It is London, February 9th, 1760. There are a half dozen English military officers arriving at the steps of a stately building. Their earnestness is reflected in their faces and in their walk as they mount the steps and enter into the halls of government. It is war time.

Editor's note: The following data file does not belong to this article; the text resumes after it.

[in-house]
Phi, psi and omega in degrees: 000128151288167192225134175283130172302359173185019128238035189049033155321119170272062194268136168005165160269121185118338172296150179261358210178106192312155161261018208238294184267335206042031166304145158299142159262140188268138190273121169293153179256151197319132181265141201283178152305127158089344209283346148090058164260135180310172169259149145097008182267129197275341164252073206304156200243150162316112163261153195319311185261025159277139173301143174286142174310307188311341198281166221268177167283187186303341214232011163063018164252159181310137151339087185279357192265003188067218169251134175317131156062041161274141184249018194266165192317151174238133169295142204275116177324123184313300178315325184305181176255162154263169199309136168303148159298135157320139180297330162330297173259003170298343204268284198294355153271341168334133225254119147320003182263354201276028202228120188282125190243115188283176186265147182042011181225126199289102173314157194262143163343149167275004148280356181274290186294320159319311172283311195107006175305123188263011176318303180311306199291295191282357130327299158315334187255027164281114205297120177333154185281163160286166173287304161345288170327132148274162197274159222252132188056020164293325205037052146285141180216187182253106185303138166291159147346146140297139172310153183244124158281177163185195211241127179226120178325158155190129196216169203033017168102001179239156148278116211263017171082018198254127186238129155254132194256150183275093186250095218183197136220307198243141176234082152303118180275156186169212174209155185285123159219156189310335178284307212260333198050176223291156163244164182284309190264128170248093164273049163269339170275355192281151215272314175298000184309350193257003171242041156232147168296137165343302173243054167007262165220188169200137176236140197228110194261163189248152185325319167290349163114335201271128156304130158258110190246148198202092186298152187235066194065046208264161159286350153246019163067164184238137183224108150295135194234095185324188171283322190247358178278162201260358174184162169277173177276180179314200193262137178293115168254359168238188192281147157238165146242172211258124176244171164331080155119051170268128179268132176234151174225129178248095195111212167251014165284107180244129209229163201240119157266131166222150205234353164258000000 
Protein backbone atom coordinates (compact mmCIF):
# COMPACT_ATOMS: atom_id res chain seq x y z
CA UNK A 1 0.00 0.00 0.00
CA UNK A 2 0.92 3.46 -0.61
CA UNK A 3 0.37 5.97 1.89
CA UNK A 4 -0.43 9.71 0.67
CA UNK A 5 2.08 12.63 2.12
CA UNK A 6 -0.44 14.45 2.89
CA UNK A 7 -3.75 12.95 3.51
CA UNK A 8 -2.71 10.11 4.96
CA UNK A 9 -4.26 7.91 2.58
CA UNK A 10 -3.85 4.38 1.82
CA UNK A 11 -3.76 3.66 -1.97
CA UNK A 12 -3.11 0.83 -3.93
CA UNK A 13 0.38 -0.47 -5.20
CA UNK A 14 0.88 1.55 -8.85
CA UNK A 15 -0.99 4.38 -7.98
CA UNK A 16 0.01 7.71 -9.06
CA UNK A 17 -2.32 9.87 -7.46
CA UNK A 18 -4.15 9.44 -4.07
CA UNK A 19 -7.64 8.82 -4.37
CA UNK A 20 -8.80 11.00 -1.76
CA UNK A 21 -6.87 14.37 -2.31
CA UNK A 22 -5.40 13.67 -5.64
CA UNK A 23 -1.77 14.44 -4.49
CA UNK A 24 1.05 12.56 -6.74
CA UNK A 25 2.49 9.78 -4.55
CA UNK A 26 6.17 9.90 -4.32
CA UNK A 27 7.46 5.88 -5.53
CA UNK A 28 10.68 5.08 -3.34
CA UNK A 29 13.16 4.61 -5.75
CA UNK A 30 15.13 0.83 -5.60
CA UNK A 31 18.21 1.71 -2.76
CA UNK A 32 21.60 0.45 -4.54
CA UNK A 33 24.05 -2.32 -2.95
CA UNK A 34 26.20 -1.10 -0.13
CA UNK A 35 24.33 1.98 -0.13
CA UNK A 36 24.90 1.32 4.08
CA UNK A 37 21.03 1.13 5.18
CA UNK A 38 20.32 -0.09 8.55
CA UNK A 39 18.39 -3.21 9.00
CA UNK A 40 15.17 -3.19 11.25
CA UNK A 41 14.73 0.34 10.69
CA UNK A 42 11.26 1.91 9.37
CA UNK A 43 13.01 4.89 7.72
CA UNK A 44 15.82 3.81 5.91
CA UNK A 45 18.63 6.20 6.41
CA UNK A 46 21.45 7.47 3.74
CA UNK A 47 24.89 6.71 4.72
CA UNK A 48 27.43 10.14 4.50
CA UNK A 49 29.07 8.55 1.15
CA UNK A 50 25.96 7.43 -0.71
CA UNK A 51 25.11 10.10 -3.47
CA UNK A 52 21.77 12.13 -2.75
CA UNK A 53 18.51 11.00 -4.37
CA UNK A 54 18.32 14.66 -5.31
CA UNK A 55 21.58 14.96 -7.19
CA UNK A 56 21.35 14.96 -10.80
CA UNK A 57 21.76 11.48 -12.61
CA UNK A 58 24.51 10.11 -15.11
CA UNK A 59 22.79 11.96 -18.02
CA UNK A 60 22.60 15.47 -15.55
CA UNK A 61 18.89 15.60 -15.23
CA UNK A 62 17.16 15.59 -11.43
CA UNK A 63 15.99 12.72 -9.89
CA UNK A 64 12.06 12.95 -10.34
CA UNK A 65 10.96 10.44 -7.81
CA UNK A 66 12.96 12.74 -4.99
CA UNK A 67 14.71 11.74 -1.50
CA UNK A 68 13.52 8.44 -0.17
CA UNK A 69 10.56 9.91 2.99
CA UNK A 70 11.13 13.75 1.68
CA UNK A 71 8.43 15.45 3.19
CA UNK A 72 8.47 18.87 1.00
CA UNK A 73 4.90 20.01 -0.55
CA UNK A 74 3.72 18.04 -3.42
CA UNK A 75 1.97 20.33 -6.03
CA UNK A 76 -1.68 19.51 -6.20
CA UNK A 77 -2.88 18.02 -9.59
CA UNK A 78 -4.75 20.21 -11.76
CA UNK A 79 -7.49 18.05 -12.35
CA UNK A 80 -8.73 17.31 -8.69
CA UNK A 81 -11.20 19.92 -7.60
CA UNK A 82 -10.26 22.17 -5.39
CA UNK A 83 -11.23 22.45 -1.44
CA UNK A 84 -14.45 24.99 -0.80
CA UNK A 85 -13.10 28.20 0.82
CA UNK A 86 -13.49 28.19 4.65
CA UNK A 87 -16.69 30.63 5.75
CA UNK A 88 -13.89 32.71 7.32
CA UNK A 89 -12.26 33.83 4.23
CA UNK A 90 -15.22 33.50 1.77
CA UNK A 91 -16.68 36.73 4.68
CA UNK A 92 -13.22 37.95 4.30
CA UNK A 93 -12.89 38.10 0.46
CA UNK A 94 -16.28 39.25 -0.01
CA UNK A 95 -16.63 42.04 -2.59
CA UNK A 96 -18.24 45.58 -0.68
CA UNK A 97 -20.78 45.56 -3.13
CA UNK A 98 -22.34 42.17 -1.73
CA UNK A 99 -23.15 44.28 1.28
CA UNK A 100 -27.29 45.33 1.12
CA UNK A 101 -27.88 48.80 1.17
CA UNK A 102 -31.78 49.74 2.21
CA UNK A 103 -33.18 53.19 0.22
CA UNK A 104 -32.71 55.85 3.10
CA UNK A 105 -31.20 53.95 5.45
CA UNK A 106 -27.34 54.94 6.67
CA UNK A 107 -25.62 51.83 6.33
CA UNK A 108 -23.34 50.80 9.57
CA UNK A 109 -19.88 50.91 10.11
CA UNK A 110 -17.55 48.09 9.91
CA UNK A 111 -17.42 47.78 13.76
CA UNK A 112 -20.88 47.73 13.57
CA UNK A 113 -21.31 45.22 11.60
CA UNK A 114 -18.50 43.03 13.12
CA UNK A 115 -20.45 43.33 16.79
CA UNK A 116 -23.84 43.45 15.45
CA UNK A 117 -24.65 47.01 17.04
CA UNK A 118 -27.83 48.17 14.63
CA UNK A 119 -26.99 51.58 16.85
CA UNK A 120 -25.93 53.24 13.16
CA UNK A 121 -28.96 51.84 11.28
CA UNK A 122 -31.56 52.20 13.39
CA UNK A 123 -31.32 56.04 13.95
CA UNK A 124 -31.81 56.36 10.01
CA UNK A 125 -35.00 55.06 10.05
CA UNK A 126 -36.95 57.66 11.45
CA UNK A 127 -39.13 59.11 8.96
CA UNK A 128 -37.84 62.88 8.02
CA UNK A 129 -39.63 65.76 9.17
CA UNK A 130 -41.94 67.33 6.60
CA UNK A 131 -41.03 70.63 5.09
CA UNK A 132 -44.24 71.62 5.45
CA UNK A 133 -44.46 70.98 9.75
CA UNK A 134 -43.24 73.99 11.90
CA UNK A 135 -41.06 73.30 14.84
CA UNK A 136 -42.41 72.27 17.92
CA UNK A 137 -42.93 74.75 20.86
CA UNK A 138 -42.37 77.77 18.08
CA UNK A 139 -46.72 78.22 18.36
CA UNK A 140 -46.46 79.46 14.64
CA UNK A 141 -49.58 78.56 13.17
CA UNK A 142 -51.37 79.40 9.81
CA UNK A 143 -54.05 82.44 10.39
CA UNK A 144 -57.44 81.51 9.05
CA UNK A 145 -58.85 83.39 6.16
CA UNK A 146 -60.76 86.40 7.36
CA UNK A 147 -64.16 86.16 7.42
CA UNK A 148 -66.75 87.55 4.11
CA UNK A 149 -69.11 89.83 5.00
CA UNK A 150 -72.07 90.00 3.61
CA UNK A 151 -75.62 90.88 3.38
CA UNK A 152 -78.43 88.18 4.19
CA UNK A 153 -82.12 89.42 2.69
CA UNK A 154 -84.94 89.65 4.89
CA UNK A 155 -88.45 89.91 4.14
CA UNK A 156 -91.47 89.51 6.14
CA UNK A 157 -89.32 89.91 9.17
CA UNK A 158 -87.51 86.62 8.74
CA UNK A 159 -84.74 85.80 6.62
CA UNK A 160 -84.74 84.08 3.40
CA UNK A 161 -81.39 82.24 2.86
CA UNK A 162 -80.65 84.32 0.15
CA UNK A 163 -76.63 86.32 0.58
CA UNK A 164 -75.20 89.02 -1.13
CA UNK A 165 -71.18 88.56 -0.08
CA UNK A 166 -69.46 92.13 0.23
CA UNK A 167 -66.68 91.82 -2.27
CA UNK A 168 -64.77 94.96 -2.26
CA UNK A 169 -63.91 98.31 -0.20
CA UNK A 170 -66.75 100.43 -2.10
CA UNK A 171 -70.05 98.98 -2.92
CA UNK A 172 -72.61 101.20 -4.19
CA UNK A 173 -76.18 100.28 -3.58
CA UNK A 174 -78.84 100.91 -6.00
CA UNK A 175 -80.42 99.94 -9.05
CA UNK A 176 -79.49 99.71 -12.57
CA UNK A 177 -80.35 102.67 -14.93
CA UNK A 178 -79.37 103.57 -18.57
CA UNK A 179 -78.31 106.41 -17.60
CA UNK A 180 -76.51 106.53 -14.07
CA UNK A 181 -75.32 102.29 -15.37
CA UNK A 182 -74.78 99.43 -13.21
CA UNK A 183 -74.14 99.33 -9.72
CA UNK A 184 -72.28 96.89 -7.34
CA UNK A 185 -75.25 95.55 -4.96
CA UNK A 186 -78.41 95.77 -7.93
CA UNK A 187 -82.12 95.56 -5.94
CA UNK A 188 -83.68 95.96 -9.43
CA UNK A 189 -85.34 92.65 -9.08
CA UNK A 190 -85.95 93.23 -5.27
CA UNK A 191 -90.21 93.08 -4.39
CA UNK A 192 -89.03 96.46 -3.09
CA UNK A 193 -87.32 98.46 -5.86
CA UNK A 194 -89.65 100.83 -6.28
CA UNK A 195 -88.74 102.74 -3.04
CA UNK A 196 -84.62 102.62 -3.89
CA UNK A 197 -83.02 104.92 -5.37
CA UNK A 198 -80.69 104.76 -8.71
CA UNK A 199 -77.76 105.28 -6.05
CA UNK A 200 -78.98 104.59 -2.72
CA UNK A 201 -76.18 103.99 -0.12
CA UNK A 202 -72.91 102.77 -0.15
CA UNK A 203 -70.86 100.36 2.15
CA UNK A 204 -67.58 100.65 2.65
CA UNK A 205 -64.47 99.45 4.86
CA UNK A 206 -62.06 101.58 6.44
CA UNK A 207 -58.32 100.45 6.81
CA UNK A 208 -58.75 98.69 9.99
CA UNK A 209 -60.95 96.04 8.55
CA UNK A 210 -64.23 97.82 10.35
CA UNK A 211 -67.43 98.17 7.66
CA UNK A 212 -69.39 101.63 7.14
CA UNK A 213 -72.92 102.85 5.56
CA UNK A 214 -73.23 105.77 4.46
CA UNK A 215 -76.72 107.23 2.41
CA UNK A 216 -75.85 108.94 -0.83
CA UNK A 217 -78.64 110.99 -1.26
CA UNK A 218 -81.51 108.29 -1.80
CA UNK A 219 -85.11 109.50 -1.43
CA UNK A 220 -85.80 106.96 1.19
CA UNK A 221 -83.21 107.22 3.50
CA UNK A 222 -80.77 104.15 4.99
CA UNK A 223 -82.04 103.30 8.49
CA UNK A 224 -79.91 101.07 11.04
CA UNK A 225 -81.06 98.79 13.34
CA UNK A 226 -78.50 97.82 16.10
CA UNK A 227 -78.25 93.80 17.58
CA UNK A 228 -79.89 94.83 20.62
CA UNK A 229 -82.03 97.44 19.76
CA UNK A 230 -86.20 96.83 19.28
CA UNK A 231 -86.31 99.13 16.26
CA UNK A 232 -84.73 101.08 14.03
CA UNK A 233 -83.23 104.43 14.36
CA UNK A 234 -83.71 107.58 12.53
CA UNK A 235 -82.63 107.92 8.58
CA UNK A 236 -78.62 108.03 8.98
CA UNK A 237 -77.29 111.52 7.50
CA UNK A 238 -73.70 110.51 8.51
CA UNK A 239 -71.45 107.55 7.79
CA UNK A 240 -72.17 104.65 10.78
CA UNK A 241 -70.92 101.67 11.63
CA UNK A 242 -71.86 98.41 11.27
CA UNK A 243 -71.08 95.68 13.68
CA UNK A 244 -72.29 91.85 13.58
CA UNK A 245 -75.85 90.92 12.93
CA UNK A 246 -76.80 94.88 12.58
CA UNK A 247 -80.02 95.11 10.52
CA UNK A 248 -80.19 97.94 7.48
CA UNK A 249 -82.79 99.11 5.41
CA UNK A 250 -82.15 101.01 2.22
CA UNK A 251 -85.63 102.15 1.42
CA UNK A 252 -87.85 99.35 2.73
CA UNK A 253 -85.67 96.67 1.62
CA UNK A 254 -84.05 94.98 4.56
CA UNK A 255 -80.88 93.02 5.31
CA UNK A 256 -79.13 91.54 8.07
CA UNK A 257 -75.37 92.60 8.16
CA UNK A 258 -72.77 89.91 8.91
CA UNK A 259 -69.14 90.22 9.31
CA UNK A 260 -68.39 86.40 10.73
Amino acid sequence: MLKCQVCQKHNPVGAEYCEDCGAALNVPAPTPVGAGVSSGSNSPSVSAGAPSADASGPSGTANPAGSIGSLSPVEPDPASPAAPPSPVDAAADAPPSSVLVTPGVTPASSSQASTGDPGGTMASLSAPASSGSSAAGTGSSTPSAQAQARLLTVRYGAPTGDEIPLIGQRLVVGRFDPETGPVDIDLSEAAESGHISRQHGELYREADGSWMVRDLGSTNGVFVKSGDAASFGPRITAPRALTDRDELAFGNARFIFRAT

(The triumphant news of the fall of Quebec was now a few months old. Of the seven years it was to last, the war had three more years yet to run, though, in America, the fighting was just about over. For 1760, what remained was for the English forces to mop up. Remembering that France was a cagey adversary, Great Britain wanted to take steps in America which would secure its new possession of Canada and prevent France from getting a foothold in the future.)